Do you worry about money now? I don’t think I worry about money per se, it’s more like I worry about the collapse of our financial system (conveniently!), which feels like a house of cards based on the emotions of the wealthy. Much financial planning advice is built on a long stretch of the relative prosperity of white men in the 20th century, and doesn’t take into account things like, say, rising authoritarianism, climate catastrophe, systemic racism, income inequality, a global pandemic, and surging health care. education costs, etc. And yet here I am, doggedly putting money into retirement accounts, following a systematic investment plan as you’re supposed to do, keeping your cool, feeling ambivalent about the whole existence of “the markets”, and hoping that when I need my retirement money, we won’t be In another financial crisis where I’m 25% worse than I was the year before.
I also worry about storing resources when there are people in this city sleeping in tents (people whose homes and belongings are routinely destroyed by cops). And of course, given how health care works in this country, most of us are a major health event away from difficult financial circumstances.
Despite these underground fears, one of my personal mottos is “I find money around me,” which is no nonsense. It is about seeing and appreciating the abundance of resources I have access to beyond actual money.
In your opinion, how much money does an individual or family need to live comfortably in the Twin Cities?
See, I live pretty well on less than most people need. This is not Flex. I’m really lucky. If I had student debt, chronic health stuff, and/or large car payments, things would be tighter if not impossible on income. I think $75k for a single person living alone is probably more realistic.
8:30 a.m.: I suddenly remember I can use credit card points to erase travel purchases, so I’m redeeming 15,800 points to cover half of my hotel stay from a September trip. I guess that means I started this day at +$158.
2 p.m.: I buy coffee at the coffee shop in my building, but it’s already prepaid: You load your ID in college currency, and then the lattes are discounted.
the total: + $158.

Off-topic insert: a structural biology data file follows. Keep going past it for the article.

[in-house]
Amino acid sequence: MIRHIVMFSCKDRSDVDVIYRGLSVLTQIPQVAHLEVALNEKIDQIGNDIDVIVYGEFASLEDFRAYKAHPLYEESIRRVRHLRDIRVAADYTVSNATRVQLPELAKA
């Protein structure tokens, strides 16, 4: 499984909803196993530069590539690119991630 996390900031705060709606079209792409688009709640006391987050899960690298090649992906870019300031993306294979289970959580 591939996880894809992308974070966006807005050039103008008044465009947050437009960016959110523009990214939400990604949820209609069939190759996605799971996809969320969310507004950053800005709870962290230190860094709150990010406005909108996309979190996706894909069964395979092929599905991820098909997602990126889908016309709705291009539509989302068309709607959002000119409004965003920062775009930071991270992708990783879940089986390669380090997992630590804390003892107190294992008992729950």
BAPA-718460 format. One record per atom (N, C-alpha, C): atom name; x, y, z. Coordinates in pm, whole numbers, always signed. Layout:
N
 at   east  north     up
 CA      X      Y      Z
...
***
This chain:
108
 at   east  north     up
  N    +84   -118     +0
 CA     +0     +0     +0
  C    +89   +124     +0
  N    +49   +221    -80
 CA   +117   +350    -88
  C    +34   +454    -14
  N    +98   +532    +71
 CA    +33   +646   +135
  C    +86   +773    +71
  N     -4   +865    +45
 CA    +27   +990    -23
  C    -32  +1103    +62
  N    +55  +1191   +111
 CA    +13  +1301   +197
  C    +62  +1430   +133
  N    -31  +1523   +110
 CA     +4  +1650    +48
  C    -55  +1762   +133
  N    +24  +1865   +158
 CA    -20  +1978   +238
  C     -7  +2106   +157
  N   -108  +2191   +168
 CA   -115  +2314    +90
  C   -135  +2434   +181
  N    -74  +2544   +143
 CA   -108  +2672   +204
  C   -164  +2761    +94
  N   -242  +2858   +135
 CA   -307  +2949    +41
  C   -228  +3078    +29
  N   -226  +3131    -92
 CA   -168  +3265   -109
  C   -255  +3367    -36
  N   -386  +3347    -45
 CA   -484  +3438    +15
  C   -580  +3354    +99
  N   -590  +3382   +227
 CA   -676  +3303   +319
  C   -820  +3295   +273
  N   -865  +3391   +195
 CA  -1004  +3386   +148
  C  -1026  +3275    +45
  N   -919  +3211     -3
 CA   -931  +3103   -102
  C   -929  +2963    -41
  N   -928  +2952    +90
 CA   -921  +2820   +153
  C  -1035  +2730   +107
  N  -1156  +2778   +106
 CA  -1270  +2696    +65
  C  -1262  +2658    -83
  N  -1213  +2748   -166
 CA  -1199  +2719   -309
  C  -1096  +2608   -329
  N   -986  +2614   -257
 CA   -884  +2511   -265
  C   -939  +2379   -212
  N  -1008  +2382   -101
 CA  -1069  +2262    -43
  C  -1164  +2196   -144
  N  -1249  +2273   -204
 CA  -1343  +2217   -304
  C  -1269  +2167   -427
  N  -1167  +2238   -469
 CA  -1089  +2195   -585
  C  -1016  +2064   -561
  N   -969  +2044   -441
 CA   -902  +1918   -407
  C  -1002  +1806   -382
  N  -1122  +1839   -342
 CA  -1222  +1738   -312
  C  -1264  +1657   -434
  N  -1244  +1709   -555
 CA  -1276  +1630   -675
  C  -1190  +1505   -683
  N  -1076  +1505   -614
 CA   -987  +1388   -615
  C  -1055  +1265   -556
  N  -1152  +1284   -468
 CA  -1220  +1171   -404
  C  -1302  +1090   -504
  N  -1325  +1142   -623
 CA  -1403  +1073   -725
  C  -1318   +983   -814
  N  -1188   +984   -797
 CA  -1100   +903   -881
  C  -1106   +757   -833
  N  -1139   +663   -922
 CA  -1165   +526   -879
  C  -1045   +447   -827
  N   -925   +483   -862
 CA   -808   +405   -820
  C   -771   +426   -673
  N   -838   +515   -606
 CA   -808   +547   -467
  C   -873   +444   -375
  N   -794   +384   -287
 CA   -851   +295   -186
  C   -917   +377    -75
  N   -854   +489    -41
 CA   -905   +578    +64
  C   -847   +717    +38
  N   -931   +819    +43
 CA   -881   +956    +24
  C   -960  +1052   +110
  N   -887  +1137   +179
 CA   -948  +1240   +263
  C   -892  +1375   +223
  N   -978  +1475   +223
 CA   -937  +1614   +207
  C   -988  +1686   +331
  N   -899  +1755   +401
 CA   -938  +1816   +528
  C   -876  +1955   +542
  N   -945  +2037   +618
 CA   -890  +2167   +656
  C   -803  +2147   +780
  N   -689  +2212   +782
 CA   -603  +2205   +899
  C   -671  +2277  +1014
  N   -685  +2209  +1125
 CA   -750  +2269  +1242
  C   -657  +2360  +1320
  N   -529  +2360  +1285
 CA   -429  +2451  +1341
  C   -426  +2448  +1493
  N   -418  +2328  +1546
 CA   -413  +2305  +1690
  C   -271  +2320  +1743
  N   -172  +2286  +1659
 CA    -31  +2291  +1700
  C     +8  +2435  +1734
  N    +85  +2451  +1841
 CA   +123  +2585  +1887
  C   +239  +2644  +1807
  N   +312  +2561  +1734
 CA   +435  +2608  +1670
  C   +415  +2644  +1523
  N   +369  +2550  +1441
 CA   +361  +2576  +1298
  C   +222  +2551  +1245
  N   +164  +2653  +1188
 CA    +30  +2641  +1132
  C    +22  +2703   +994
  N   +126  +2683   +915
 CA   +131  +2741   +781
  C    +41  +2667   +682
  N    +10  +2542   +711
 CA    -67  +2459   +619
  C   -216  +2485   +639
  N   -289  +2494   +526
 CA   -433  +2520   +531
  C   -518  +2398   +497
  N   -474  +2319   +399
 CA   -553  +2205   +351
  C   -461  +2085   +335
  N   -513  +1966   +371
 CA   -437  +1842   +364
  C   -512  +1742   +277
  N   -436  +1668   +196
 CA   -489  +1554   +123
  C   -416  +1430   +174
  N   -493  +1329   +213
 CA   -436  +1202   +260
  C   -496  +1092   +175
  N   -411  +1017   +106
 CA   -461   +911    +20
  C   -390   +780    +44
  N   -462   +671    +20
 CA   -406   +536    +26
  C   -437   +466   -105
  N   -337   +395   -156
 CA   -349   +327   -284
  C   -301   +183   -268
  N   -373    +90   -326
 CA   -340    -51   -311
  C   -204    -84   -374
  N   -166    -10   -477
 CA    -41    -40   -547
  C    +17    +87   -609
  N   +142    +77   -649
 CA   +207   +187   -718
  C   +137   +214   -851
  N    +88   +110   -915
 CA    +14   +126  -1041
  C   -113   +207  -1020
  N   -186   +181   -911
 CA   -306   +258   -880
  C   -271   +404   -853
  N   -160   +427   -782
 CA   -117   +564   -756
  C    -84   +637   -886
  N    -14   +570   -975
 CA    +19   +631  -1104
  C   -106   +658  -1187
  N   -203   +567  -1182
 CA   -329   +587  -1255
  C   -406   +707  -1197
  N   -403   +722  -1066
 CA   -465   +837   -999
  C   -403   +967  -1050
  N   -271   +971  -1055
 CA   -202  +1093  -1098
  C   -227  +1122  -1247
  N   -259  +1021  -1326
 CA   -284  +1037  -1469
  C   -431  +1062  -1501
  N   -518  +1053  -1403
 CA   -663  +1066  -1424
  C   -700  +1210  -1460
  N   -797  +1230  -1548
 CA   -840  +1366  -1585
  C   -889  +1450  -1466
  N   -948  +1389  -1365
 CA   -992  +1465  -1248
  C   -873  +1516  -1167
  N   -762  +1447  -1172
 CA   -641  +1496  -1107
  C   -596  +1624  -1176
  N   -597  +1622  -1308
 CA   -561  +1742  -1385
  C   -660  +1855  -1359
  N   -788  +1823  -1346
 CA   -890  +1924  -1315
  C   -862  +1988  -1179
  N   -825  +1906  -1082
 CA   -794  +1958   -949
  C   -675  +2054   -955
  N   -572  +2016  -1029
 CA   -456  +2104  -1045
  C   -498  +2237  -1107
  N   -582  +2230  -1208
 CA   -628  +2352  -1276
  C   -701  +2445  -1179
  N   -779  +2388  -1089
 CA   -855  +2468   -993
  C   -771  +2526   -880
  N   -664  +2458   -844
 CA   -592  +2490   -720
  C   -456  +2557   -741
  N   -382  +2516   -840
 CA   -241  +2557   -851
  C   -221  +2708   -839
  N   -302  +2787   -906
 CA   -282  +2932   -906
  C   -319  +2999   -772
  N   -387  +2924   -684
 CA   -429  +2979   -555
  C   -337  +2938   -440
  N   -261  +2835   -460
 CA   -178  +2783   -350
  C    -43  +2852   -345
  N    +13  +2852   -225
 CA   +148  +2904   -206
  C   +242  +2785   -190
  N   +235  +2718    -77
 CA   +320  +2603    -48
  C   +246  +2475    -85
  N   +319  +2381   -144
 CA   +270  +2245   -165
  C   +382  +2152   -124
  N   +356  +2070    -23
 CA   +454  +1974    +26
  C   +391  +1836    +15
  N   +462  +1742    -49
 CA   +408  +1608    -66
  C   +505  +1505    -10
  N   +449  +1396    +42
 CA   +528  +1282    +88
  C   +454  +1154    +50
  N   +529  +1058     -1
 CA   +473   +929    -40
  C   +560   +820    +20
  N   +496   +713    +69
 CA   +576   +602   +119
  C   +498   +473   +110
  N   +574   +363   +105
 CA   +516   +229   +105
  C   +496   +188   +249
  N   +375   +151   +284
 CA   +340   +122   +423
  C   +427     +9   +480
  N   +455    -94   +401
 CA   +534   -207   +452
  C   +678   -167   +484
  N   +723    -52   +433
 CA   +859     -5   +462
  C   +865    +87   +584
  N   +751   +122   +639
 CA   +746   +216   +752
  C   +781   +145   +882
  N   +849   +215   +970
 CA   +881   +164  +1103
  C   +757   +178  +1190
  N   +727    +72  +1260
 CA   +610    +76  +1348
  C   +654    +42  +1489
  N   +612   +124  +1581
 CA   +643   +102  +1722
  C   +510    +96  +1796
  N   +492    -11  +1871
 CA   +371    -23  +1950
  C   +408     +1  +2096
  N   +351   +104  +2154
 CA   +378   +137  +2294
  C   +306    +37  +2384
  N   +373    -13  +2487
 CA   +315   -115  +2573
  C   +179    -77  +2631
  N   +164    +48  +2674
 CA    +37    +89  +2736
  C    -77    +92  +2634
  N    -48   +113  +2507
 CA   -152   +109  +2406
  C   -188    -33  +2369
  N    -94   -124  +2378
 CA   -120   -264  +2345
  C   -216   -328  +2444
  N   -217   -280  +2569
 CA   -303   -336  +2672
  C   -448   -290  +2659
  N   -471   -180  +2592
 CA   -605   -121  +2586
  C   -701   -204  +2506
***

the second day
7:15 p.m.: I find myself imagining baking products at the end of my teaching day, buying bread and some other groceries at the co-op before training. $16.
8:30 p.m.: Someone shares a bushel of apples at rehearsal. Free apples! I find money around me!
the total: $16.
1 p.m.: One of my private students, a former professional baker, brings me cookies; I’m in the black on the cookies for about half an hour until I eat them all.
3:30 p.m.: I buy my sister a New Kids on the Block tote bag from a consignment store as a joke gift/not a joke, but I use a credit from the stuff I sold there to cover the $8 fee, which makes it a free gift.
7:30 PM: It’s Mutual Aid Friday, a project I’ve been doing since 2020 where I collect a few hundred dollars from my network and redistribute to people who need it. I’m Venmo order this week for $25.
the total: $25
the fourth day
7:30 p.m.: Volunteer at an amazing opera show at Indigenous Roots. Tea / tipping at the coffee shop: $5.
the total: $5
10:30 a.m. Groceries at Seward Co-op, including face-size pastries and coffee: $55.
10:30 p.m.: On my way home from a party, I remember refueling my car. I wish there was a way to capture the financial value of Future Me’s work this strong now instead of waiting until Monday morning: $36.90
the total: $91.90.
the sixth day
1 pm midday coffee on campus (different campuses): $4.03.
5:45 p.m.: I stop by a Mississippi market for dinner and some snacks for a singer’s event I co-host: $23.
6:15 p.m.: Lowertown meter parking: $3.02.
8:30 p.m. I leave the event with more snacks than I arrived with (galore!), Venmo and some extra gas for our pianist: $10.
the total: $40.05.
the seventh day
6 p.m. Vietnamese food at a friend’s house; She picked up our takeaway (invaluable after a day’s work). I tried to return Venmo to her which more than cost, and she gave me my money back: $13.
Not Captured on Dollars: Access to free group gyms with my work; Social events with family and/or friends where I was fed and drinks to the fullest.
the total: $13.